I got a call from Montreal the other day. On the other line was a man who represented a teaching agency in London, England. He had seen my email and resumé and said that I could come over to teach after completing the required paperwork.
When I decided three years ago to follow my calling, moving across continents for a job was unfathomable. I predicted I would send out resumés after graduation, then a school board within a reasonable distance from my home would ask me to work for them full-time as a teacher, everything would be hunky dory and I would decorate my classroom with dry-erase markers of every colour (you can never have too many).
The above scenario was obviously a delusional fantasy.
I recently learned in an email from one of my instructors here at York University’s teacher’s college that, in keeping with regulations agreed to with the Ontario Secondary School Teachers’ Federation, school boards will essentially no longer be allowed to do external hiring until all current occasional teachers have had the opportunity to apply for available jobs. In other words, until the huge backlog of certified teachers—many of whom are fighting tooth and nail just to land a supply teaching gig—have had their shot at a full-time job, fresh teacher college younglings need not apply.
According to that email, the best estimate of when the next hiring boom will happen is not until 2015. Worse, Professionally Speaking, a magazine of the Ontario College of Teachers, reports that one in three teachers found absolutely no jobs within the profession in the 2011-12 school year. The unemployment rate for new teachers was recently pegged at a whopping 37 per cent.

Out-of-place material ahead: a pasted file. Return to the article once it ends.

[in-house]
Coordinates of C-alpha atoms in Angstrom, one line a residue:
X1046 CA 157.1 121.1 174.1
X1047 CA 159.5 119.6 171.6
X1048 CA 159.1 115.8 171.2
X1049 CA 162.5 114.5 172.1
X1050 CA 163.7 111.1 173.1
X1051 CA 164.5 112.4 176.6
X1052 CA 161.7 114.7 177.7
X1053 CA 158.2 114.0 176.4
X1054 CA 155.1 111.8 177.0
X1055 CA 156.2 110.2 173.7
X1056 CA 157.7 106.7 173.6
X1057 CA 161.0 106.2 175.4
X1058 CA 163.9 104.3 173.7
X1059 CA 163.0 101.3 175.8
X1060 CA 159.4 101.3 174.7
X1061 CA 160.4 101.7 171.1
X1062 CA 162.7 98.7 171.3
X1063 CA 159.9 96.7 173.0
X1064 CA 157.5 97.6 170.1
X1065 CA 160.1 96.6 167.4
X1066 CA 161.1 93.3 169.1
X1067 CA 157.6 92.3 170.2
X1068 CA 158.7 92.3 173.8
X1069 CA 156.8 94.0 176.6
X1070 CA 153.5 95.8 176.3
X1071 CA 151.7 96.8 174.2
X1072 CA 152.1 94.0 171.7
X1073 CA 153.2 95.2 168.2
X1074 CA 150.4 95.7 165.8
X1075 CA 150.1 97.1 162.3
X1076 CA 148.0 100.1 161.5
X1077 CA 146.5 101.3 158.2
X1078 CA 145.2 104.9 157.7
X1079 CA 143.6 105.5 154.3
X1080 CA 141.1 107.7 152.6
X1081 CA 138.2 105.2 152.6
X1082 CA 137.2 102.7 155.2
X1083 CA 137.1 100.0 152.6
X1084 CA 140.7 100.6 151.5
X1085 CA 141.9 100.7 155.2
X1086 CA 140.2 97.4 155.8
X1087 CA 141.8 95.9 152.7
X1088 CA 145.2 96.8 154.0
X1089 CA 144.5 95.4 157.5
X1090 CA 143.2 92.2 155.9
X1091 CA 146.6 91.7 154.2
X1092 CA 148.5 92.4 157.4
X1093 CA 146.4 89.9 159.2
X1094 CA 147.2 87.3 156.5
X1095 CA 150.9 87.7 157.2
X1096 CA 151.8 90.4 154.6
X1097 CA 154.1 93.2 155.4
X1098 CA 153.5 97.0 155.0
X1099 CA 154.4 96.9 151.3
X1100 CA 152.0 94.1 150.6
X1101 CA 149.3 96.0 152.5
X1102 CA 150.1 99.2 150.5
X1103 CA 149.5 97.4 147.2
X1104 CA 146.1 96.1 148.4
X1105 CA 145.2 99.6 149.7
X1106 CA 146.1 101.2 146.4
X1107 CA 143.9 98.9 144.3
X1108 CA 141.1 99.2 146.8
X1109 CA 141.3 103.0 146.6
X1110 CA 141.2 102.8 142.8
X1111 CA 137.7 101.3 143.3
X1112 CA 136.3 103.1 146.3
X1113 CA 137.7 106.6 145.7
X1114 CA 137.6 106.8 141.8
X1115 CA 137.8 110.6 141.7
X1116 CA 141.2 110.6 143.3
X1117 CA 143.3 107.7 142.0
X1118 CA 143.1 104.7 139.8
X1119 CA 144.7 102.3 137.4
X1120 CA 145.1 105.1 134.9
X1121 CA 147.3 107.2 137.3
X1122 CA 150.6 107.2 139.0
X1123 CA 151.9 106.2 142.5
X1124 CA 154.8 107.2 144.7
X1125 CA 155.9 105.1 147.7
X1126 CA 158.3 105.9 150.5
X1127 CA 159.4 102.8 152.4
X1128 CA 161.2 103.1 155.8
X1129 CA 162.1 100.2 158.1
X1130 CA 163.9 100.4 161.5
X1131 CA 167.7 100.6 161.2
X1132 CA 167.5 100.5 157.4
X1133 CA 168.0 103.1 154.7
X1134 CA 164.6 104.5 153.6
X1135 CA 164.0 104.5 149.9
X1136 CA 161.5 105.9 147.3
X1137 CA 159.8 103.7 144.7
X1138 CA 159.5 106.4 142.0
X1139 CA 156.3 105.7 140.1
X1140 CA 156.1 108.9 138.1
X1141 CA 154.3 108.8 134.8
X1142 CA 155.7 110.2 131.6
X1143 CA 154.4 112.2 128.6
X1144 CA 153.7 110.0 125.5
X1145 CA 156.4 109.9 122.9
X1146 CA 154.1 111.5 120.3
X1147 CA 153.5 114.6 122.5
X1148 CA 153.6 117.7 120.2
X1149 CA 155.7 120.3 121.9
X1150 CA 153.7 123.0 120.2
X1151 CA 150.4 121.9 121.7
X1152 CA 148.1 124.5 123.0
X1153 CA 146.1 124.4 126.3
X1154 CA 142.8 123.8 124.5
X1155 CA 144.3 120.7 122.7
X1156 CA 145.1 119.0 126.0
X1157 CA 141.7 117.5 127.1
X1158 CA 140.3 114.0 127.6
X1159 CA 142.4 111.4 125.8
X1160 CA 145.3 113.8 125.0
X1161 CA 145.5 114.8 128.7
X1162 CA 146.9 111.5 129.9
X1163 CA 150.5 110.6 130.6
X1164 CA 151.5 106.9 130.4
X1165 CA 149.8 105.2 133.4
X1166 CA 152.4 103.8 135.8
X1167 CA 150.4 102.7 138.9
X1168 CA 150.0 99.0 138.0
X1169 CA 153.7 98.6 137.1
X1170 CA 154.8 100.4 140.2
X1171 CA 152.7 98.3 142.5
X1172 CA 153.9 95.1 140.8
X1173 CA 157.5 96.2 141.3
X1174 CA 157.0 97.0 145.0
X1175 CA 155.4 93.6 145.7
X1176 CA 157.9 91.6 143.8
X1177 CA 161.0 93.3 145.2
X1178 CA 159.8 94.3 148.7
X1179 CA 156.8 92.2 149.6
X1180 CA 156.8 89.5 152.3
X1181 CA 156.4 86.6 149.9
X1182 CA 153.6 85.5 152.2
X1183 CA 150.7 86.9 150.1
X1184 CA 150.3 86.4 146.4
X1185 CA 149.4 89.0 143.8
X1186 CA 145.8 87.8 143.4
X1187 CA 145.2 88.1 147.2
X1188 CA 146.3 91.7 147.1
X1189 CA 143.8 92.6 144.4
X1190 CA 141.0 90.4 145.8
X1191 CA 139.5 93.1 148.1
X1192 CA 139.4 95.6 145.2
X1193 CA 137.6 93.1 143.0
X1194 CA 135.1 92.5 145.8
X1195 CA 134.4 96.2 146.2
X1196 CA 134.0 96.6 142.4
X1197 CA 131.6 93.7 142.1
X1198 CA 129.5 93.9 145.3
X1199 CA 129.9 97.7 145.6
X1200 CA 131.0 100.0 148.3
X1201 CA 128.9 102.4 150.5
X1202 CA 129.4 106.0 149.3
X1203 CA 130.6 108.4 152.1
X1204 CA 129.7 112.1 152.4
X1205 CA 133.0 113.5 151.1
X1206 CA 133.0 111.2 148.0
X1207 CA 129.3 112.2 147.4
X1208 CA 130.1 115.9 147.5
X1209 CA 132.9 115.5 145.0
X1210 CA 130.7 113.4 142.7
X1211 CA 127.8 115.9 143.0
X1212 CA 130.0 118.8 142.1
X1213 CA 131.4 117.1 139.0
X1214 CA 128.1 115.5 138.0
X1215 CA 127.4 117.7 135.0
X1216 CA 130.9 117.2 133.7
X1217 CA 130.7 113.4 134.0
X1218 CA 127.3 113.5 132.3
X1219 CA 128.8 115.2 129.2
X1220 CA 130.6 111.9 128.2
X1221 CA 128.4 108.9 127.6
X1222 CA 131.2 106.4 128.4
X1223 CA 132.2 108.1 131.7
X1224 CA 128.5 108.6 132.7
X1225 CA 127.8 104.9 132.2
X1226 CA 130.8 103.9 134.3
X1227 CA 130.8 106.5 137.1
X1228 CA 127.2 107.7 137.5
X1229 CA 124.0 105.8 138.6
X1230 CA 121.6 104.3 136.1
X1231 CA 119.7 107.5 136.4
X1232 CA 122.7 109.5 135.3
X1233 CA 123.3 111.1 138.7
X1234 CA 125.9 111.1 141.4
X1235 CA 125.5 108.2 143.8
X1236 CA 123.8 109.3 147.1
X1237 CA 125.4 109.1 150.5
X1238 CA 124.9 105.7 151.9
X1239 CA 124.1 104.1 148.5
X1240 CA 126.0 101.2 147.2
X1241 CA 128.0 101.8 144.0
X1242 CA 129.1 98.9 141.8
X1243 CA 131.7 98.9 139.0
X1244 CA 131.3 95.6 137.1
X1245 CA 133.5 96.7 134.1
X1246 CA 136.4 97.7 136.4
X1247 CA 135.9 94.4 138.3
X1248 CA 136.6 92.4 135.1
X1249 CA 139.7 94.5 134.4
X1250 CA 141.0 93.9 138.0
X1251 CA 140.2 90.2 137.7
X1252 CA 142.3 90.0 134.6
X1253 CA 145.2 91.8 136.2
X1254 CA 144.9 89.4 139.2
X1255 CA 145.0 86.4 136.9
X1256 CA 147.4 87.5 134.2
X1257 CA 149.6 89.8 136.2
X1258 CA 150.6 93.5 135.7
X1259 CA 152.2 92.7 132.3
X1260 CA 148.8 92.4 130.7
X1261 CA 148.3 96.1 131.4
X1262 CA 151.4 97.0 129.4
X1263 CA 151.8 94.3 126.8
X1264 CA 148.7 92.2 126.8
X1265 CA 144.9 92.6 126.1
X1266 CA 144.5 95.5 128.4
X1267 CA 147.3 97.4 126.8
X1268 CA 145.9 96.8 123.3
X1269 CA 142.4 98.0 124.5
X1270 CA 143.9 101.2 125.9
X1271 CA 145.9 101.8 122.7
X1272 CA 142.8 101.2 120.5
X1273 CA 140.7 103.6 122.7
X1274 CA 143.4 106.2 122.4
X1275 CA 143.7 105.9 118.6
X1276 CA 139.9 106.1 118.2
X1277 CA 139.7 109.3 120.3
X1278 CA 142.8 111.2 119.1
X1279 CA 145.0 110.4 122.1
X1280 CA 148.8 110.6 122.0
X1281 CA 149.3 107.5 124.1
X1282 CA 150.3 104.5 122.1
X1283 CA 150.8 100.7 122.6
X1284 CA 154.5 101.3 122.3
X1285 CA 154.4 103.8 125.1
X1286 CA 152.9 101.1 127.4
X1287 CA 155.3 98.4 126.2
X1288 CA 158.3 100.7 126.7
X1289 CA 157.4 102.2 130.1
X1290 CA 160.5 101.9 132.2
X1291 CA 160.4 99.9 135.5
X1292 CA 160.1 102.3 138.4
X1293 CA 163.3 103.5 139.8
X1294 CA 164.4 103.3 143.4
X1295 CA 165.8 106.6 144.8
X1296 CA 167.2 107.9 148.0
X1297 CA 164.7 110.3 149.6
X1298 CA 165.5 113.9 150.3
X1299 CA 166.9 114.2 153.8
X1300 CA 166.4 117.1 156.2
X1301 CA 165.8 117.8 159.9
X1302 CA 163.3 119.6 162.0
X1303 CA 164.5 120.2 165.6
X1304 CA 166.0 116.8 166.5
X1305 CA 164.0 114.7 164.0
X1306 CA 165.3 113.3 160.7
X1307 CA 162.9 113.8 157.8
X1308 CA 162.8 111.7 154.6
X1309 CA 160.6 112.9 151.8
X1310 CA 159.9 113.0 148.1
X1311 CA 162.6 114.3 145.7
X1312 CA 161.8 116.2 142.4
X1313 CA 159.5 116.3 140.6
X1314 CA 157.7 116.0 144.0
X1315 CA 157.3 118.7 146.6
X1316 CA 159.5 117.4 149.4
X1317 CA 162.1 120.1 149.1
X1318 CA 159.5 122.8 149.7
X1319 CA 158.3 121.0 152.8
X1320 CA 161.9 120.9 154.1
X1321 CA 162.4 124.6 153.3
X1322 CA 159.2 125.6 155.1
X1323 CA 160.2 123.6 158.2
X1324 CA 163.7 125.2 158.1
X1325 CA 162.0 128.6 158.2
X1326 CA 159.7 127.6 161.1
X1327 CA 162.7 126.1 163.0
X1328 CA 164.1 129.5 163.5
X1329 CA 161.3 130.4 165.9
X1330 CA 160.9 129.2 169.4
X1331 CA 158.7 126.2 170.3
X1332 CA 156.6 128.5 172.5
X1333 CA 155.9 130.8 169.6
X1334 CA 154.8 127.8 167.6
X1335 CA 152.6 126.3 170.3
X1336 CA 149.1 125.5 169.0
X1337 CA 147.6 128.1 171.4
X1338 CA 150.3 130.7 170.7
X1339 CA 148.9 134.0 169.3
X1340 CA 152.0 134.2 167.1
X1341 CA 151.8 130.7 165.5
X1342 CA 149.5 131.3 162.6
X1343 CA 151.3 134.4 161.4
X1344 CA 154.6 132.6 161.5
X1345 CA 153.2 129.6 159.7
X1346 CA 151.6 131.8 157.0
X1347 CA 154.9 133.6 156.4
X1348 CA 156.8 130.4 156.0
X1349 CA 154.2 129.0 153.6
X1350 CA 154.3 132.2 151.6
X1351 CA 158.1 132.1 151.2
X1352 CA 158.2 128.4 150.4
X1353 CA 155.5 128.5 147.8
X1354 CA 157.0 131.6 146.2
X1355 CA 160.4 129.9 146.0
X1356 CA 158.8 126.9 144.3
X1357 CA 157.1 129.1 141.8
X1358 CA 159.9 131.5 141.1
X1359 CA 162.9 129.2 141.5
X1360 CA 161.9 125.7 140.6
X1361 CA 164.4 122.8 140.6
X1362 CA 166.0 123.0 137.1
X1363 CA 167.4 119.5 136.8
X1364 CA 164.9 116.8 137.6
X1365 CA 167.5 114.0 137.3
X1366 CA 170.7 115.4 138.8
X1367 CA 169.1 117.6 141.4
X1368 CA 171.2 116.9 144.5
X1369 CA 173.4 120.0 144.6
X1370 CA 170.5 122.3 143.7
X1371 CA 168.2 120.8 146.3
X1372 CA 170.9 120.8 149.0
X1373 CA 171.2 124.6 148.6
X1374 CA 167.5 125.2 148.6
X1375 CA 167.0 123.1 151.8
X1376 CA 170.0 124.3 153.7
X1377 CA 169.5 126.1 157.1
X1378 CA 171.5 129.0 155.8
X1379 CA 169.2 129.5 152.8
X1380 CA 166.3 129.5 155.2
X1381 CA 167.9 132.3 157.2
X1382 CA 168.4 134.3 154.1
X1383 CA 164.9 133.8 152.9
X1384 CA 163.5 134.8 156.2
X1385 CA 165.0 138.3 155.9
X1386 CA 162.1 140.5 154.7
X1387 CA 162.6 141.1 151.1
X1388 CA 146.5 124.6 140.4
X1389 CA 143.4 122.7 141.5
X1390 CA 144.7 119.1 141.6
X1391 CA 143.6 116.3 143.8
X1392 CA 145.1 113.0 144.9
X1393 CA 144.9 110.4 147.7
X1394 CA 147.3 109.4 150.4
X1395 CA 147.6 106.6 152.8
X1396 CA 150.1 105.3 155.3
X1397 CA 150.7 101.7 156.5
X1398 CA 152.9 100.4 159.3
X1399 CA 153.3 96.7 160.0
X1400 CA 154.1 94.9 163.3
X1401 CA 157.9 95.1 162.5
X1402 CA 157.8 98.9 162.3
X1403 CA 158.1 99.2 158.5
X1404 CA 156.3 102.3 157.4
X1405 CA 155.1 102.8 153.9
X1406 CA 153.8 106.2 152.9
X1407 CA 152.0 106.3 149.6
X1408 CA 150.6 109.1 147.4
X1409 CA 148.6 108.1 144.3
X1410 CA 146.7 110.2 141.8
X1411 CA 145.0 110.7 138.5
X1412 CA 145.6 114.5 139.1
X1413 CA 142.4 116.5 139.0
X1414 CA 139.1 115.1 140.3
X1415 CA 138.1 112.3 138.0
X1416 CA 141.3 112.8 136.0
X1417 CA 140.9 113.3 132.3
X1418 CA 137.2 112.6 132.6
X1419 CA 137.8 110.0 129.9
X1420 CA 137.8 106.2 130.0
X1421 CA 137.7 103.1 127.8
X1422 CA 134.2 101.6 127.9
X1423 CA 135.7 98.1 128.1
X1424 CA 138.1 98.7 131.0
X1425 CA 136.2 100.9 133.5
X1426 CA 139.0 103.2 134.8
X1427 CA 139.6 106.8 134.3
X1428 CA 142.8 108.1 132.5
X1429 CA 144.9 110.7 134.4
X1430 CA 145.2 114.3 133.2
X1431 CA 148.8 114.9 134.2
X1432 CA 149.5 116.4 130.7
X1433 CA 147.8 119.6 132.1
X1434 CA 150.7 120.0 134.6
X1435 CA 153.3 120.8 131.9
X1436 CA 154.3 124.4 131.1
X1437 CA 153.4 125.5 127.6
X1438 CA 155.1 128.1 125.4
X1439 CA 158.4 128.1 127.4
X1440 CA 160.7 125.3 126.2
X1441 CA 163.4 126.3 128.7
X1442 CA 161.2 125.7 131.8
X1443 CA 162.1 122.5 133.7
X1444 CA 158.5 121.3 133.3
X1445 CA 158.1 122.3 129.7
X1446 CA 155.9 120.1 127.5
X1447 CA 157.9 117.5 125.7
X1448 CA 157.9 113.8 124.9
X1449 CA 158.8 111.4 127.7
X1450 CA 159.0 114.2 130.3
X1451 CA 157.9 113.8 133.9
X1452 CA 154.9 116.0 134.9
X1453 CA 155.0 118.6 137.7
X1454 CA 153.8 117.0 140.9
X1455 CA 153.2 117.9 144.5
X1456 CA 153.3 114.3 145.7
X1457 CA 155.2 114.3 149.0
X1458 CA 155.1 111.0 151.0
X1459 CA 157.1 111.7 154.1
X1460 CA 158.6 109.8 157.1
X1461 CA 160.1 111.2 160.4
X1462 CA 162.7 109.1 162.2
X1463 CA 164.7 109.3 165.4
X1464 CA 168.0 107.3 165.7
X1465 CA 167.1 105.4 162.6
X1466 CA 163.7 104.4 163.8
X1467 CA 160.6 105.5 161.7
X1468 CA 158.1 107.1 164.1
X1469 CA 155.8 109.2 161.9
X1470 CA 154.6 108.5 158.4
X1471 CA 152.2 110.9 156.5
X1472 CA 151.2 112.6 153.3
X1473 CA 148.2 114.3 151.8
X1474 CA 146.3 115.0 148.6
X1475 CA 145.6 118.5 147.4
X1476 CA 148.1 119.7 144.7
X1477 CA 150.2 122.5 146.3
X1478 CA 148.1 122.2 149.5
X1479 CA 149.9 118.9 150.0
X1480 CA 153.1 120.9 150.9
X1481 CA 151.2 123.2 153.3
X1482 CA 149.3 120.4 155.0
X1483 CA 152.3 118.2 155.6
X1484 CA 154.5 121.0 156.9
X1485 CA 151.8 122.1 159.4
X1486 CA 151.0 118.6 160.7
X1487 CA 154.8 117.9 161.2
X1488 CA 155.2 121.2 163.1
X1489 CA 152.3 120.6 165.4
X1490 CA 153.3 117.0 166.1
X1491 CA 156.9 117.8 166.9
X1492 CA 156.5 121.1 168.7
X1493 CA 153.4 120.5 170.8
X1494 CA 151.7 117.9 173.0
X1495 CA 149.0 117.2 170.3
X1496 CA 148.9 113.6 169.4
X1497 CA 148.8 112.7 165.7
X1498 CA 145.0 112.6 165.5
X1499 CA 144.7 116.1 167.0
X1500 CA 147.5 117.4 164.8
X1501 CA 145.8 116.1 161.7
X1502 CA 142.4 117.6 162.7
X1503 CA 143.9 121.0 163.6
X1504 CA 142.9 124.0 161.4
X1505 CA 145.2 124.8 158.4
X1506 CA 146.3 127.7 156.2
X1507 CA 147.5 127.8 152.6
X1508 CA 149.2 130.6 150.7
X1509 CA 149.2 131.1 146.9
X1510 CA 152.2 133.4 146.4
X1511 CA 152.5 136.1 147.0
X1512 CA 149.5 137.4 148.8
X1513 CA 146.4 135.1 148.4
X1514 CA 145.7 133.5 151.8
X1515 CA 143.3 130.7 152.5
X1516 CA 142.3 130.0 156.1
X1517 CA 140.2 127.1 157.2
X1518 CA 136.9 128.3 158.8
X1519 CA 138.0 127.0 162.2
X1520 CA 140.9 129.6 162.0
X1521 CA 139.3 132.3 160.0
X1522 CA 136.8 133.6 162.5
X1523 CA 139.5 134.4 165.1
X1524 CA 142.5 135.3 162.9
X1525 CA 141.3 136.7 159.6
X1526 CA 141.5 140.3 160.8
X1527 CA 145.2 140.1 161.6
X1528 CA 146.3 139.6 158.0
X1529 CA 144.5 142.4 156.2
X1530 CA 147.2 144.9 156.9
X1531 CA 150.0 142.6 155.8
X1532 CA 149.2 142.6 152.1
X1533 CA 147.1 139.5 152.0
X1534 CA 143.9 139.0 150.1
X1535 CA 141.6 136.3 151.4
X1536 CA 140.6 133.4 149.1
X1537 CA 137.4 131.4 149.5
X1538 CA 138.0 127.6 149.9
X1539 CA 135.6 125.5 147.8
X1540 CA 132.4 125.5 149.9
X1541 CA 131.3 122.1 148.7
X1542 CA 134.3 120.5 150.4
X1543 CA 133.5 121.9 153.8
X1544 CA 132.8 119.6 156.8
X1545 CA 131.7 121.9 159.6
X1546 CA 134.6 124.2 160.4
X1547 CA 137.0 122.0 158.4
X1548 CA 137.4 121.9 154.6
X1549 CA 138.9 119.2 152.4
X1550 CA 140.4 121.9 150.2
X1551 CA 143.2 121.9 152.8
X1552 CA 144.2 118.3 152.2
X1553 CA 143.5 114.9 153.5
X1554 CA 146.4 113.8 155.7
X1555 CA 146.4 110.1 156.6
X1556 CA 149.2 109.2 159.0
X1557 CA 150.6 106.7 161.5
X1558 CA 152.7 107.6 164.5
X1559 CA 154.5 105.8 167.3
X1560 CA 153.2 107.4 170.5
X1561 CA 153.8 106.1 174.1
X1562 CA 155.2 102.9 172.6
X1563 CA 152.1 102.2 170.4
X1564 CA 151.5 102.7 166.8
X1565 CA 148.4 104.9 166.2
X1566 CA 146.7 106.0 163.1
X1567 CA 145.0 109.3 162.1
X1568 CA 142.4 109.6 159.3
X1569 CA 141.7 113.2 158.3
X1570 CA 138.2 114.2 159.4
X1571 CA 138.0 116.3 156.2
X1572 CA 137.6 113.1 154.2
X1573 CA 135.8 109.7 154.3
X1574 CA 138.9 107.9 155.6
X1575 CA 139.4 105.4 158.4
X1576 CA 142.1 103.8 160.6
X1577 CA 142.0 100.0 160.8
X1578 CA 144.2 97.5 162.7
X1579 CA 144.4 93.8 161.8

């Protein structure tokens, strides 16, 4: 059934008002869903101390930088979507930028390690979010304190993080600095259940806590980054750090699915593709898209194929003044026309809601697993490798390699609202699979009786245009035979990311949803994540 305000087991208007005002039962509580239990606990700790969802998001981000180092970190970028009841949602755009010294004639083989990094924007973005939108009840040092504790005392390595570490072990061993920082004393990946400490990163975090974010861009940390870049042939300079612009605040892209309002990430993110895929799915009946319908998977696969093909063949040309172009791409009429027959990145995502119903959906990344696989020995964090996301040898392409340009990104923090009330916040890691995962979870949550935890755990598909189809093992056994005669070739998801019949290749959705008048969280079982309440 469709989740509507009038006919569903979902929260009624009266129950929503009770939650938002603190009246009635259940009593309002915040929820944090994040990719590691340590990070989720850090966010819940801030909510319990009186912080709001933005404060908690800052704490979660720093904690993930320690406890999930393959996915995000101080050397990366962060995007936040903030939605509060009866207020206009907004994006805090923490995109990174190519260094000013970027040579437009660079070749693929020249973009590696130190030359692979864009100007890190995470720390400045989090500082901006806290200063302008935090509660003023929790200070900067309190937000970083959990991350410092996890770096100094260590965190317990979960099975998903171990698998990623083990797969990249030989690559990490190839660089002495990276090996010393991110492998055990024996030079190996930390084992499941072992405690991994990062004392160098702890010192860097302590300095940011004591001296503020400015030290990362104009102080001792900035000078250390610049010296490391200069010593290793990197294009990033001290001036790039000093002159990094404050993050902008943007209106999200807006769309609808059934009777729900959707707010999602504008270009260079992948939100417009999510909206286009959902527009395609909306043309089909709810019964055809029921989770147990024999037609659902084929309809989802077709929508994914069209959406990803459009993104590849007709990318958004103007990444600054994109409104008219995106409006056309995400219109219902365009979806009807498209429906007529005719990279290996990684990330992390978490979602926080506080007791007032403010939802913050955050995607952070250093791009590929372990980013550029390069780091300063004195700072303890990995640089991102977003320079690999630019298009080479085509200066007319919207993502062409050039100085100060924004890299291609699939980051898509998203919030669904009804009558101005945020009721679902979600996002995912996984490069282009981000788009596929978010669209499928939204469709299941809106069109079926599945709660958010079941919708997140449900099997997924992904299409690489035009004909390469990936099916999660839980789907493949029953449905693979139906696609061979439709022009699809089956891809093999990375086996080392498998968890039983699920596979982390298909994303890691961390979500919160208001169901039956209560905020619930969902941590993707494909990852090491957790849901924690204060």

It’s not the best feeling in the world when you hear that the field you’re hoping to work in is already bursting at the seams with just-as-equally-qualified people. I had already come to accept the fact last year that, when September 2013 rolled around, I might no longer be in a classroom as a student. Only now is it dawning on me that I may not be in a classroom at all, period.
That is, unless I decide to do something about it and move overseas. I’m considering it.
I’m obviously privileged in certain aspects of my life and disadvantaged in others. I know that I won’t exactly be living like a queen if I decide to uproot and relocate. I may be making a huge commitment without knowing what it would truly do for me or my prospective career.
On the other hand, I am lucky to have a network of people who support what I do, and by the time 2015 comes around, I will be 24 years old—young enough to begin my long-term career closer to home and not have to worry about whether it will interfere with other major milestones.
It has finally hit me for the first time, as naive as it may sound, that I will have to deal with the in-my-face uncertainty that has been creeping up on me for the past year. I would never have thought that literally moving out of my comfort zone would have been an option. Perhaps this is not pertinent to all professions, but it certainly is the case in education. This is the reality for thousands of fellow teacher’s college graduates across the country, and many other graduates too.
My generation must quickly learn that doing things by the books does not guarantee a future path. We must weigh options, take chances and make our own paths—even if those paths are far from home.